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Biosimilar products have come about as a way to make biopharmaceuticals that are otherwise too costly available to a broader market. Like generic small-molecule drugs, they build on the success of licensed products. And although regulatory pathways allow biosimilar developers to bypass certain expensive testing, they are not generic drugs. Technical challenges remain a part of their development. This Featured Report contains an overview of those challenges and articles that dive into technologies that can help, regulatory hurdles that remain, and a look at the countries that are leading the way globally.

Tackling the Technical and Regulatory Challenges in Biosimilar Development
Cheryl Scott
In a just a few years, the biopharmaceutical industry has gone from questioning the feasibility of “follow-on biologics” (around the time of BPI’s first issues) to fearing them (when we published our first supplement on the topic in 2013) to the acceptance and strategizing of today. Now the market is wide open. Early adopters may have a head start, but the real winners will be those who can address and overcome the technical difficulties. Here, BPI’s senior technical editor highlights some technical and regulatory challenges facing those companies seeking to lead the way.
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Advancements in Characterizing Therapeutic Protein Higher-Order Structure
Mike Bogan and Henry Benner
Historically, a protein three-dimensional structures have been determined with methodologies developed by the X-ray crystallography community. But their techniques capture only a single protein structure. Structural variations are not revealed. Less-precise but faster techniques can provide only an indirect measurement of protein structure. The authors describe a technology that measures ion shape both directly and rapidly.
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Evolving Bioassay Strategies for Therapeutic Antibodies:
Essential Information for Proving Biosimilarity

Ulrike Herbrand
Regulators require biocomparability testing for follow-on biologics and biosimilars, including accelerated stress condition testing and confirmation of successful production scale-up in addition to the usual bioactivity testing. Developers need a suitable bioassay in the earliest stages of development — and likely more than one assay for products that have more than one function. These assays need to be reliable, reproducible, and precise. Not surprising, surrogate approaches are favored over the time-consuming, tedious, and sometimes highly variable mechanism of action (MoA) assays. This article briefly examines both classical immunological MoA pathway assays (ADCP , CDC, ADCC) and those for therapeutic antibodies designed to block or inhibit immune-checkpoint receptors as an example for target-specific assays.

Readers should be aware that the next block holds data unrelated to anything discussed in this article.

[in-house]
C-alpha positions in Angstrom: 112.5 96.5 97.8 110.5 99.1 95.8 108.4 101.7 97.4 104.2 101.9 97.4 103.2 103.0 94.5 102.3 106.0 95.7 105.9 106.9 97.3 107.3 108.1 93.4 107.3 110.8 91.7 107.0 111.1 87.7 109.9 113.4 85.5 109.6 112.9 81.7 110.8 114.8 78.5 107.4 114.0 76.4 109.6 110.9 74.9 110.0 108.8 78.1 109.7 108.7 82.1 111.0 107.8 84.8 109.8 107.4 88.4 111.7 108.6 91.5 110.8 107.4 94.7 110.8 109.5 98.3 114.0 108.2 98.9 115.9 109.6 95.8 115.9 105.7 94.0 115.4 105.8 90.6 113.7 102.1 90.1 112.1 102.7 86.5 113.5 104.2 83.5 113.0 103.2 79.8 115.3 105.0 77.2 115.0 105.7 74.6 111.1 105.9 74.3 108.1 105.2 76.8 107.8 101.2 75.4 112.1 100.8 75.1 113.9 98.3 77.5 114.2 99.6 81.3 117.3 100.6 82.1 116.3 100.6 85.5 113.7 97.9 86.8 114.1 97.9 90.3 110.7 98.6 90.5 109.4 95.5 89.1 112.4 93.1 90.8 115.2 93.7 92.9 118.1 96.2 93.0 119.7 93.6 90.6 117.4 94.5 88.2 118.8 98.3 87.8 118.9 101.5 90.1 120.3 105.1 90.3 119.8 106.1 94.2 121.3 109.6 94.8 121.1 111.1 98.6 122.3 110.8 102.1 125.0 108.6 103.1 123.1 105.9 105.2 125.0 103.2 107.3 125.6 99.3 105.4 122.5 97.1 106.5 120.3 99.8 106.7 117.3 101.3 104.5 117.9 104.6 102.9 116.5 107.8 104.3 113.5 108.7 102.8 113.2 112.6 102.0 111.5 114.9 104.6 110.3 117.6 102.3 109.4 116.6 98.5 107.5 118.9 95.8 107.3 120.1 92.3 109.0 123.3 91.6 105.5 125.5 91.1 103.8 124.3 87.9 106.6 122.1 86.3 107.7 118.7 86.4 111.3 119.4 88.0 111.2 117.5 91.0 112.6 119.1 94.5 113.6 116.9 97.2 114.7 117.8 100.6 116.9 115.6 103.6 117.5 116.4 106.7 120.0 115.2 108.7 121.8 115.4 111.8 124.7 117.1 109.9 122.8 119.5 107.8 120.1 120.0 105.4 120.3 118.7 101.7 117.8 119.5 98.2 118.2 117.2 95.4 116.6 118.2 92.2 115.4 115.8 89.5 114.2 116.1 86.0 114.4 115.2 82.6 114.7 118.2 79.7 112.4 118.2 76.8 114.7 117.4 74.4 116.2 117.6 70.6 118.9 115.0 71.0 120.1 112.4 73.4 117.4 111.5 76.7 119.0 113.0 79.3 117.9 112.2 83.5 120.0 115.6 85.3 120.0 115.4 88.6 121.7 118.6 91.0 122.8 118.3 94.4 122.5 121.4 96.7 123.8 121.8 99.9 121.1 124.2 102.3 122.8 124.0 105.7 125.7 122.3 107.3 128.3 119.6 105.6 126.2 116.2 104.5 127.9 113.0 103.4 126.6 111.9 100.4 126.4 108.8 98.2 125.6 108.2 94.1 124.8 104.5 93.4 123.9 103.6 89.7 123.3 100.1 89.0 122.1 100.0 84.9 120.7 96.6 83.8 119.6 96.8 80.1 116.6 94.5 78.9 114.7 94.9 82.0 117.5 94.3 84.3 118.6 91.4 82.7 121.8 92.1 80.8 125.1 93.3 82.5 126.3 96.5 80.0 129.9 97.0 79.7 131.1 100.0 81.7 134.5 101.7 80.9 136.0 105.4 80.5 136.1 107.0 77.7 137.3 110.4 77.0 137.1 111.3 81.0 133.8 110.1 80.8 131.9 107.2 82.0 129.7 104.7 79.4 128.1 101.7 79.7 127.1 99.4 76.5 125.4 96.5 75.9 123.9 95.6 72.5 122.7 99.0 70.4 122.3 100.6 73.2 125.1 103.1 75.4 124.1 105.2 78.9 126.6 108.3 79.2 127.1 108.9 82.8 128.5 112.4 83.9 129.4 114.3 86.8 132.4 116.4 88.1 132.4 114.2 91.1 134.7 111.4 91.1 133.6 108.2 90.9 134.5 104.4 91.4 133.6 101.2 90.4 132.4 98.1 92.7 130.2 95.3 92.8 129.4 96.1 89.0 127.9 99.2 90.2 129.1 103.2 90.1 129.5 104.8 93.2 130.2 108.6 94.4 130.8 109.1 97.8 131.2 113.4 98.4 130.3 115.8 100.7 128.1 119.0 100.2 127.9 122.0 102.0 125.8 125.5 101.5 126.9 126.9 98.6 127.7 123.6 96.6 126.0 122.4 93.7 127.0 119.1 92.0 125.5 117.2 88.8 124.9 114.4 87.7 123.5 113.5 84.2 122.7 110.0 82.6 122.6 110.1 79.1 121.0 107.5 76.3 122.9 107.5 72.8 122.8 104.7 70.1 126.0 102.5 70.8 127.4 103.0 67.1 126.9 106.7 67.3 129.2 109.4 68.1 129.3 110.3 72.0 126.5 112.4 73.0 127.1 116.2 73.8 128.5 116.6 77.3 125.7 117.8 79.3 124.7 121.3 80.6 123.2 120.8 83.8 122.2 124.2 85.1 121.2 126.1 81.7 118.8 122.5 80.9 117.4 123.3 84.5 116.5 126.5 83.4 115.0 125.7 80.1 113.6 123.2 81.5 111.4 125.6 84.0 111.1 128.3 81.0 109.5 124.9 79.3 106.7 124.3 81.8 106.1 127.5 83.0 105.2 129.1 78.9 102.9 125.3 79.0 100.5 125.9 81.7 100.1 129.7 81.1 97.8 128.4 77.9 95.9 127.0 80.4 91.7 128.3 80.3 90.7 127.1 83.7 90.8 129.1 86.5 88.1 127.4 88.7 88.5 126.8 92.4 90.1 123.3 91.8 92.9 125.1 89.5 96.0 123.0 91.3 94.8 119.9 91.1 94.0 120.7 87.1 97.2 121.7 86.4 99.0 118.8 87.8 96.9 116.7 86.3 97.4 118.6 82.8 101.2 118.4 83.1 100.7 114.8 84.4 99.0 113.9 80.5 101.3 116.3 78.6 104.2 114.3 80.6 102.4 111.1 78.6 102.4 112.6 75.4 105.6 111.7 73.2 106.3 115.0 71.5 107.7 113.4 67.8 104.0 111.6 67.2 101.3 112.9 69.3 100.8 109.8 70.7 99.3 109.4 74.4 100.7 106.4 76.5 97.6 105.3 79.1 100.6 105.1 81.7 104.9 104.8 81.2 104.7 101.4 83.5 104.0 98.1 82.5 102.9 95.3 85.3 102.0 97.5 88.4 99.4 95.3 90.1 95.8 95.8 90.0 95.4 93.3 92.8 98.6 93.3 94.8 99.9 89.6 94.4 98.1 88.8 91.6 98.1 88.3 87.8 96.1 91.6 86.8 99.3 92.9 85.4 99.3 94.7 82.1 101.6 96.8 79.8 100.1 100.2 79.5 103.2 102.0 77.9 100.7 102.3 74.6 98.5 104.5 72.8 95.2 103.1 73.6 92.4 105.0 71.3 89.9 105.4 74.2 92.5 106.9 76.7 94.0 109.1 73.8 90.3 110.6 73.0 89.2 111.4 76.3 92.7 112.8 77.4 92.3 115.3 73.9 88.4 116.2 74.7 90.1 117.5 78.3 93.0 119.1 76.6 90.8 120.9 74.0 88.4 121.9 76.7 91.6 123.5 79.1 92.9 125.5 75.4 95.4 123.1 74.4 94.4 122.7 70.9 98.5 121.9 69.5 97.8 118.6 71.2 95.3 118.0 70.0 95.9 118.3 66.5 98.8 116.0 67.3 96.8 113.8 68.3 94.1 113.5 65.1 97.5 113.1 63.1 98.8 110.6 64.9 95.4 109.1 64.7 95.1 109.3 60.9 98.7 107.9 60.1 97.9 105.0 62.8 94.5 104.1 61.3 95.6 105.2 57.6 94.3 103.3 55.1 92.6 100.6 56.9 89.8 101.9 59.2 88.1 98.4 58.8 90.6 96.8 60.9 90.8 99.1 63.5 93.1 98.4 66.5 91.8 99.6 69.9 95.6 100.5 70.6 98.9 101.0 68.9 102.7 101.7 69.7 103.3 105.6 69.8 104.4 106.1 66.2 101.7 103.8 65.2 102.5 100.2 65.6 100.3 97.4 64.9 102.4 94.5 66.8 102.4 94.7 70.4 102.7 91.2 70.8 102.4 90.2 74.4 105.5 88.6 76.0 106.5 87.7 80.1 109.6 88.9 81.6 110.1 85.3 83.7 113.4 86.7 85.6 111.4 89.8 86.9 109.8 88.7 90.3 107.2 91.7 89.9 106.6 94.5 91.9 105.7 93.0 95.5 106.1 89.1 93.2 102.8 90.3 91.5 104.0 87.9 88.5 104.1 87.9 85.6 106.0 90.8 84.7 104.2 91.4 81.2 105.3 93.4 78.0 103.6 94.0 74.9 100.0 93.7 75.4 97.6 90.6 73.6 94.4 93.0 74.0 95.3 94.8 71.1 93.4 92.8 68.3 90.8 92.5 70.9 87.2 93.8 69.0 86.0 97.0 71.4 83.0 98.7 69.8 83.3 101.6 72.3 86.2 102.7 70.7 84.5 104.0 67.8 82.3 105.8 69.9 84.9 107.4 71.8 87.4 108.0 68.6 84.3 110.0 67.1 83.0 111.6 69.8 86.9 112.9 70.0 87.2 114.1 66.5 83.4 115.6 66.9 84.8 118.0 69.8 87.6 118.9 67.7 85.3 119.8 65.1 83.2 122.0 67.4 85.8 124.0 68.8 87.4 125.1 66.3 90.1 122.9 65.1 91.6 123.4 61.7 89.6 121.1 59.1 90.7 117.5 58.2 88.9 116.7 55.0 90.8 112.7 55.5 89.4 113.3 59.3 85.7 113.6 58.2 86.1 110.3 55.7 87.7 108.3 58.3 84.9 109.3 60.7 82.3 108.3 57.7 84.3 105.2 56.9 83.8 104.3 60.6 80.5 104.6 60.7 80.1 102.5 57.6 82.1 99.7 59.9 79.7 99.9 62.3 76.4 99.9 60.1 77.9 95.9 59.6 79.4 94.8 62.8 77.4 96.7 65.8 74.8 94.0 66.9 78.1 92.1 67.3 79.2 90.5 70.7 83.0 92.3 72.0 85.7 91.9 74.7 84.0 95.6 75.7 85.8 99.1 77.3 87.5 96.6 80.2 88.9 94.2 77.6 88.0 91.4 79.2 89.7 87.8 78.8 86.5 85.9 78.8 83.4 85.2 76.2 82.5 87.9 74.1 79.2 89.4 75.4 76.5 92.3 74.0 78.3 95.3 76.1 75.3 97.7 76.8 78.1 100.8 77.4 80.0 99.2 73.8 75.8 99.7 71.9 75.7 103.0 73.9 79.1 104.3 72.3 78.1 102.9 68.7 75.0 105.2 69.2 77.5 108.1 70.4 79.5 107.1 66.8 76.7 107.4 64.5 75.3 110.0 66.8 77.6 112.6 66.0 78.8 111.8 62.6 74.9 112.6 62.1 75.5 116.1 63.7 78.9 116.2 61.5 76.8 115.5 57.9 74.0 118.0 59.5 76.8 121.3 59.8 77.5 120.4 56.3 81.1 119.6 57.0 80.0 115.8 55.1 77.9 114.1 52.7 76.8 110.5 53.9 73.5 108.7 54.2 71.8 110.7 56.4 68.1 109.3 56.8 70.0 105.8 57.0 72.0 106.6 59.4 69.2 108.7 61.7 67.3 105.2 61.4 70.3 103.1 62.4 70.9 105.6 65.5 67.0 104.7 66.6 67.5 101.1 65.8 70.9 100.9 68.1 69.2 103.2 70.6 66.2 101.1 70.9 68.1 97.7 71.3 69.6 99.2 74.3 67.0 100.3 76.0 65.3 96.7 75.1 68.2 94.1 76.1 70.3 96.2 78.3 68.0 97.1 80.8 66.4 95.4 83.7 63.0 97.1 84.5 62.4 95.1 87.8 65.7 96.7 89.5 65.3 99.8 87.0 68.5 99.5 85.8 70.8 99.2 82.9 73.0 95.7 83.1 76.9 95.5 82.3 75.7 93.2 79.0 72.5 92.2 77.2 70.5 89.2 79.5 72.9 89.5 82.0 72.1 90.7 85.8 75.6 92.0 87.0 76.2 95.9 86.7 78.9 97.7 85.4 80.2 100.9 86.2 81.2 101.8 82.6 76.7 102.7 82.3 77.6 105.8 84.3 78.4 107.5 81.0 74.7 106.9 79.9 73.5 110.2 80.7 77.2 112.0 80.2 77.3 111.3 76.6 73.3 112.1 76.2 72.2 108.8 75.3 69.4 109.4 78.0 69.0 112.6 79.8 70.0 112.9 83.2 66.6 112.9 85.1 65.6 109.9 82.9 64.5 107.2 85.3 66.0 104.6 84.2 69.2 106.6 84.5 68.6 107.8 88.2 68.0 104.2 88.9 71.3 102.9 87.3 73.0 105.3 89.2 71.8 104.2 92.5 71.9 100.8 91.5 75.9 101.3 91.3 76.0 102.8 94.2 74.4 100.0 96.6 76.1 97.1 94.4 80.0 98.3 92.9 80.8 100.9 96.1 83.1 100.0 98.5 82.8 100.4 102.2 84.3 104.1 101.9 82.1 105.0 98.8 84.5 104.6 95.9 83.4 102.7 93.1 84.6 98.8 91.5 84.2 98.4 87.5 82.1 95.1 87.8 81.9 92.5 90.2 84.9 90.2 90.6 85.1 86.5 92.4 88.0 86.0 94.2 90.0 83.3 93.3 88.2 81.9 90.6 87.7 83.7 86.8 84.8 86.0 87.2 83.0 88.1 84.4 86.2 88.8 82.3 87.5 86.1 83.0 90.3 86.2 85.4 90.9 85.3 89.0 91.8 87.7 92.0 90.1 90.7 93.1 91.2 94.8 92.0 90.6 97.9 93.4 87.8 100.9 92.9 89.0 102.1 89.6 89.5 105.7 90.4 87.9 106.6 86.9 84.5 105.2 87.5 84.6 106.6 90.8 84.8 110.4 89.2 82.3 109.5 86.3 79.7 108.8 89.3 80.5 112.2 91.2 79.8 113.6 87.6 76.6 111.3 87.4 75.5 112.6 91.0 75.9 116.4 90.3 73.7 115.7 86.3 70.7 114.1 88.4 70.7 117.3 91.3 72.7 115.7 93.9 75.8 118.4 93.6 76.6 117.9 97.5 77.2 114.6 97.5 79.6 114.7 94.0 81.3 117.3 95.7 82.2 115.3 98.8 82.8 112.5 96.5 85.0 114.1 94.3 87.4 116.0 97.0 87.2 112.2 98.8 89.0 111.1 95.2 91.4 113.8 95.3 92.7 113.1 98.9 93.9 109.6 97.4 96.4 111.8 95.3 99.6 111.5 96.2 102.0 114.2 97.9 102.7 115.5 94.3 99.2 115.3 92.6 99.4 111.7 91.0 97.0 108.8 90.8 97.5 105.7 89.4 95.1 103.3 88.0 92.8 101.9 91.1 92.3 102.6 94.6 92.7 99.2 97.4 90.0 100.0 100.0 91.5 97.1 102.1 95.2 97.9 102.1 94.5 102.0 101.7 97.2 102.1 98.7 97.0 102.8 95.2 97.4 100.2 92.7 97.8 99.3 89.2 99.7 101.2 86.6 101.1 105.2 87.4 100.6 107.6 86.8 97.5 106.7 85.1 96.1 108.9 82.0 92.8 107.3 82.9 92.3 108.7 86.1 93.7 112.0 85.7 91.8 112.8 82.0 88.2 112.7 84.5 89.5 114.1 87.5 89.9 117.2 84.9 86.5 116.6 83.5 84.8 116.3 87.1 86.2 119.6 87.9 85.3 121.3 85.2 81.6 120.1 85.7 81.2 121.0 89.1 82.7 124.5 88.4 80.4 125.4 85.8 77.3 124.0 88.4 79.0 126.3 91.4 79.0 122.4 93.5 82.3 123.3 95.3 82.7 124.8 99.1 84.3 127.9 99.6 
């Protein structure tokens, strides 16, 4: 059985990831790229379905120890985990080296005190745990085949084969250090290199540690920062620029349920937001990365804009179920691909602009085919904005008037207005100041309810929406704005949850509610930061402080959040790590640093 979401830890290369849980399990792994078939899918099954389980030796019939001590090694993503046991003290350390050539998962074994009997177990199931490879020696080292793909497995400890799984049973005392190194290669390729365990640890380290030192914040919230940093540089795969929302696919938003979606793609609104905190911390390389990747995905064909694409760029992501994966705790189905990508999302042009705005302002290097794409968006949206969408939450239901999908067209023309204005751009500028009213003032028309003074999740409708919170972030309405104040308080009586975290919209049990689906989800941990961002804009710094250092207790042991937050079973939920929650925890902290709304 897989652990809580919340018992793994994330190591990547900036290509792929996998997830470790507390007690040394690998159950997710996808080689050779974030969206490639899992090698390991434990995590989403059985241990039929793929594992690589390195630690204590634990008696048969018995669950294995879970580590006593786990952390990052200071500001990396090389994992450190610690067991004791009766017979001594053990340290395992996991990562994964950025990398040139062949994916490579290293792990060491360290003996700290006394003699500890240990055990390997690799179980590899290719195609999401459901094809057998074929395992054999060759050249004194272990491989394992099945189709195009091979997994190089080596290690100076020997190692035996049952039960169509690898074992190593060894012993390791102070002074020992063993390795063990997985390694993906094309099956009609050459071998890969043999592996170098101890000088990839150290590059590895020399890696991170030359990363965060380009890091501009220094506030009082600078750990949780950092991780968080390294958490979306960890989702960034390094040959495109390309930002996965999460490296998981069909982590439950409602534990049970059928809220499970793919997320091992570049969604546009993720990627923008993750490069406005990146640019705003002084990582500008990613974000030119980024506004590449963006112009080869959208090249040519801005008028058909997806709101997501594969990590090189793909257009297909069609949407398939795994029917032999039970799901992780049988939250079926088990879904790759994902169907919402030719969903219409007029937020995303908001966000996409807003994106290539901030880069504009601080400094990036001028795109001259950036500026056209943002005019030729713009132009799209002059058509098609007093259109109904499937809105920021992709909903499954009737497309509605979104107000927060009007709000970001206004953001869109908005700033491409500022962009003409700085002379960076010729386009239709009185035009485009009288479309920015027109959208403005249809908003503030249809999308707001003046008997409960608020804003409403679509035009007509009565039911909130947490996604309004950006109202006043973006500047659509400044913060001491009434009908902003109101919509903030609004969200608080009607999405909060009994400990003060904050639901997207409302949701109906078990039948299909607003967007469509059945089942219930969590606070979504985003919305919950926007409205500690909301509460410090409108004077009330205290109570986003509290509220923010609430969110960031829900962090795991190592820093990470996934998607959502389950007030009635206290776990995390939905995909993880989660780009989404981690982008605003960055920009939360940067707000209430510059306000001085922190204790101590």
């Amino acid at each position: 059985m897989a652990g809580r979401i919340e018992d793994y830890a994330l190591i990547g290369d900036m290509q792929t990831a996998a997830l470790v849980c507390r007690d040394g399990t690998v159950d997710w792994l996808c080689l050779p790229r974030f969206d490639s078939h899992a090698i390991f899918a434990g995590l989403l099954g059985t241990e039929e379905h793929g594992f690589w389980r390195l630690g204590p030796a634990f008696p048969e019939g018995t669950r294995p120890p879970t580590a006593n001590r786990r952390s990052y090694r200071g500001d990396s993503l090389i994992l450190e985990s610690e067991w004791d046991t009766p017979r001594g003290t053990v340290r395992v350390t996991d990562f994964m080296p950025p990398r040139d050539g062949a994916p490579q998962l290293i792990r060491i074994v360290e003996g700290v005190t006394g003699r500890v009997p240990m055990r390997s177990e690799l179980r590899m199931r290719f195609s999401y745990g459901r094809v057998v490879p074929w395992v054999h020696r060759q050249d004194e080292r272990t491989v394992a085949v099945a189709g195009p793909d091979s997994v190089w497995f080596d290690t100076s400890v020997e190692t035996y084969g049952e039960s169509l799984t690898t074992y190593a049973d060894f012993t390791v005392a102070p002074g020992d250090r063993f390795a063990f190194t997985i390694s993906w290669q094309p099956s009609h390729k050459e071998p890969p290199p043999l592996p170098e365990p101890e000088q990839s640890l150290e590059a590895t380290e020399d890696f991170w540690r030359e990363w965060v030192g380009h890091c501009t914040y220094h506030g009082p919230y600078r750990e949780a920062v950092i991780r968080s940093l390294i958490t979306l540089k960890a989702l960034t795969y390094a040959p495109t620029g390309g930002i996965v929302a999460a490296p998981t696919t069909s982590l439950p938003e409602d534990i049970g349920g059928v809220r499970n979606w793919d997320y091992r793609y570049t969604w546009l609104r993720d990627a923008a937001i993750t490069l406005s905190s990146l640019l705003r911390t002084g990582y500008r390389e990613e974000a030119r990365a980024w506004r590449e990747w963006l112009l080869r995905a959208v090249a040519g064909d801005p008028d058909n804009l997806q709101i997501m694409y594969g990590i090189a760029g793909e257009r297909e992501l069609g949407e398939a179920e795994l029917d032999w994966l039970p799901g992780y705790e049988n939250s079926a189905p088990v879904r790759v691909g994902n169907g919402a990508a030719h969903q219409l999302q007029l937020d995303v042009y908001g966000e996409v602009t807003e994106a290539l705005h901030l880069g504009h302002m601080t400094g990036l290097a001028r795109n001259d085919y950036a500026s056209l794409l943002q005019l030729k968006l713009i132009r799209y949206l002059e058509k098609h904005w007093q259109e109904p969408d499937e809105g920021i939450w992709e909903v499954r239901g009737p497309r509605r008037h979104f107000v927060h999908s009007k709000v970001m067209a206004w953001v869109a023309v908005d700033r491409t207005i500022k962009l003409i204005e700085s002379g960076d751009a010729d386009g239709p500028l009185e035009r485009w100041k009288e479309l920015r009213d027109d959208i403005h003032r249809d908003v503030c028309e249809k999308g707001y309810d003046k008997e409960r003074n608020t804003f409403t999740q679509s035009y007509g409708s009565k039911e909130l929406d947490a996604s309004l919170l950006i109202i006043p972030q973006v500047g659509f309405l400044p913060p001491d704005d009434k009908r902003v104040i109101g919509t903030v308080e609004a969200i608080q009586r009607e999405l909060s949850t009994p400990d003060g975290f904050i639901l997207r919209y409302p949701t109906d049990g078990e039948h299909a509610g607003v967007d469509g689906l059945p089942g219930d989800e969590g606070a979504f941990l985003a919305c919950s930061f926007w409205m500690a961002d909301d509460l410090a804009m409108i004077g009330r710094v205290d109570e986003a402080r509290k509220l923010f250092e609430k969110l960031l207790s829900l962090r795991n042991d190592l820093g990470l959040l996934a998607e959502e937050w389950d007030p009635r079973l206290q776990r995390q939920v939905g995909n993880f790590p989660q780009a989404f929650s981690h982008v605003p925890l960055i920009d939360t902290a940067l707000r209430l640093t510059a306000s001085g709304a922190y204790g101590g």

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The Clinical Side of Biosimilar Development
Bruno Speder
Developing a biosimilar can be a challenging task, with many regulatory hurdles on the road to gaining marketing authorization. A well-developed regulatory strategy in the early phases of development (taking into account the different aspects of the product) is crucial to avoiding problems in later stages. This article summarizes recent highlights the main early phase regulatory challenges, including the need for a solid CMC dossier, selection of optimal countries for the phase 1 studies, interactions with health authorities, and planning for marketing applications with the various regulatory bodies.
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Biosimilar Markets and Regulation: Which Countries Are Going All In?
Ronald A. Rader
Regulatory aspects of biosimilar development are different around the world. Ron Rader wraps up this featured report by looking at the global perspective, with a special focus on nomenclature. He describes going “all-in” from many perspectives, including product development and manufacturing, product testing, applications and product approvals, imports/exports and markets, and governmental involvement.
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